On the front of the card, his face was an amalgam of the many creations he’d had a hand in, and the “facts” on the back were the sort of mix of truth and myth that make a legend. Stan had made a habit of installing himself and collaborators (and fellow legends) like Jack Kirby within the pages of their stories (a postmodern practice that would later be adopted by boundary-pushers like Grant Morrison), and for an impressionable youth, recognizing the absurdity of this trading card became one of the first “in-jokes” I ever appreciated. Feeling included in the gag was a powerful sensation, and made Marvel “mine” in an ineffable way.
As a storyteller, Lee’s best work always dealt with binaries, and the fragility of ego. Peter Parker was nebbish and insecure, but Spider-Man was showy and (mostly) capable. Dr. Doom was a monstrous intellect who could not stomach second place. Bruce Banner was a victim and a culprit. Charles Xavier was an instructor in the practices of both peace and warfare. With almost all the characters he helped shepherd to newsstands and screens, their strengths and weaknesses were inexorably linked.
The same might be said for Lee, who was often credited as the “creator” of Marvel characters that were brought to life on the page by less recognized artists, many of whom would come to resent Lee not only for his notoriety but for the steadiness of the paychecks he received as the commercial face of Marvel and his long standing as chairman emeritus. It would be unfair to place the entire burden of this injustice on Stan, as much of that papering-over was the product of overly reductive reporters eager for a direct story of a singular creative genius. After all, the first line on that 1990 Marvel trading card was, “Aided by some of the most talented artists in the comics biz, Stan Lee created virtually the entire Marvel Universe.”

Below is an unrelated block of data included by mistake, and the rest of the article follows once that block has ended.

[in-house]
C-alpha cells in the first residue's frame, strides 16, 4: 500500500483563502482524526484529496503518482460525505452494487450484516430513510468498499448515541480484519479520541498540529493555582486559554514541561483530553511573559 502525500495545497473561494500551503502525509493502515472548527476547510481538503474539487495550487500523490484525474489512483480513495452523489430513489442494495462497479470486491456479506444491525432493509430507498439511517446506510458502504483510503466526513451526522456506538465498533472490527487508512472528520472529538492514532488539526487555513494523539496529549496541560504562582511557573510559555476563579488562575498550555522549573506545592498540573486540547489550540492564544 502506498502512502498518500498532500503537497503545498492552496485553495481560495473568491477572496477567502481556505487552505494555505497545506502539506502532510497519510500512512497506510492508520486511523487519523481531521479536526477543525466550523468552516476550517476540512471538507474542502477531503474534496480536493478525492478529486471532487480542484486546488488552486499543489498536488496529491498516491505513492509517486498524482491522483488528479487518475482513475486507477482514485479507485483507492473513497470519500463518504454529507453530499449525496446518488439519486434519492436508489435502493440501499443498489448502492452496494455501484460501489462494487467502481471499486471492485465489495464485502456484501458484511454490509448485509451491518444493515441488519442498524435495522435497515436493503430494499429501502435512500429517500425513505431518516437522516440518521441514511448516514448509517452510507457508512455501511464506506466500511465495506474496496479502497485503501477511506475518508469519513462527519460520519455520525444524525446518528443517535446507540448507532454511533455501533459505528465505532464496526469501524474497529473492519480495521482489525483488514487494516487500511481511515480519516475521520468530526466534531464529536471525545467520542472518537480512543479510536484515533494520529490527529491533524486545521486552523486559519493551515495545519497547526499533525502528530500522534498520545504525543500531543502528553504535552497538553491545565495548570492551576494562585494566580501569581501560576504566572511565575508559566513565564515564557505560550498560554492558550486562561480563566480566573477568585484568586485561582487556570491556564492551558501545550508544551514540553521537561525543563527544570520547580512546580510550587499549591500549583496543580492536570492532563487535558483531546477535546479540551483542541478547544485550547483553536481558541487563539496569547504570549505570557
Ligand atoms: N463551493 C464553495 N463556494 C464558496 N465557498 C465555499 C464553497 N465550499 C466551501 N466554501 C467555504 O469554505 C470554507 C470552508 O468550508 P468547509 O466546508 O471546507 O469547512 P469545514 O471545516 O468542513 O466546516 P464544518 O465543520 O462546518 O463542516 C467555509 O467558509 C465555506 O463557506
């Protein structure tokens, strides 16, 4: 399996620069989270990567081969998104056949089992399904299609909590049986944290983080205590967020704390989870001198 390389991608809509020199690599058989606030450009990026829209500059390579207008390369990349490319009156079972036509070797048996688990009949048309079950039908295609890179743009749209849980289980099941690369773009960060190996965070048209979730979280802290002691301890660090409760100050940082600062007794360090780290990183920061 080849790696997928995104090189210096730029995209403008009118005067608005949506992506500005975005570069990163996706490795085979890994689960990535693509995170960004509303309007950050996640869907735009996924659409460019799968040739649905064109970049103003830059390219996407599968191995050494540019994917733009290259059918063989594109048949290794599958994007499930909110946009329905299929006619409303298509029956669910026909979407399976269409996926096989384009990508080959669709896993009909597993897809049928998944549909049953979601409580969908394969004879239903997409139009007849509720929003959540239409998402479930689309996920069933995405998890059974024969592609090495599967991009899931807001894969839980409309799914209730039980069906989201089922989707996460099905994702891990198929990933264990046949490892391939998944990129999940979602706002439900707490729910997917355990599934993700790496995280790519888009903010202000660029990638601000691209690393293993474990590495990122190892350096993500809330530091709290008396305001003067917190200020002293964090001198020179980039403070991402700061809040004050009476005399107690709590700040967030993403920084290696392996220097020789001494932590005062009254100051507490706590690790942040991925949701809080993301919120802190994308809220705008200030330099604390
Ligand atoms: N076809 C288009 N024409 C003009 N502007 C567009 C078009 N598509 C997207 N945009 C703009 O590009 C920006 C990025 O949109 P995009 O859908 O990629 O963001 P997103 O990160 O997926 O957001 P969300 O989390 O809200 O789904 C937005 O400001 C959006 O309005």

Still, those most devoted to Stan’s creations were also those most likely to do the most research into the real practices behind the so-called “Marvel method” of storytelling, where broad outlines were supplied by Stan to artists who would labor over pages and make countless narrative decisions and in turn hand the work back to Lee, who would add dialogue and a “written by” credit. Ultimately, the people who loved Stan’s work most were the first ones to realize the limitations of his responsibilities.
But legends are persistent. A decade after that trading card “in-joke,” and as Marvel characters came to greater prominence outside of comics, a new tradition would commence — one that enshrined Stan as Marvel’s avatar for generations to come. In 2000’s “X-Men” film, Stan made the first of his many Marvel movie cameos, which would see him pop up like Alfred Hitchcock in nearly every big-picture Marvel adaptation. Millions have seen these Marvel movies, but at first only the “True Believers” recognized Stan, and recognized his appearances as a celebratory hat-tip not just to the stories he told, but the culture he encouraged and helped to flourish.
Recently included in a Hollywood Reporter feature alongside other iconic Hollywood nonagenarians like Jerry Lewis, Norman Lear, Dick Van Dyke and Betty White, Stan Lee is one of the most famous storytellers in the world. His ascent was powered by the appreciation of the fans he inspired with the creative ways he challenged both his and their energy and passion. Together, they did something not even Doctor Doom could: they took over the world.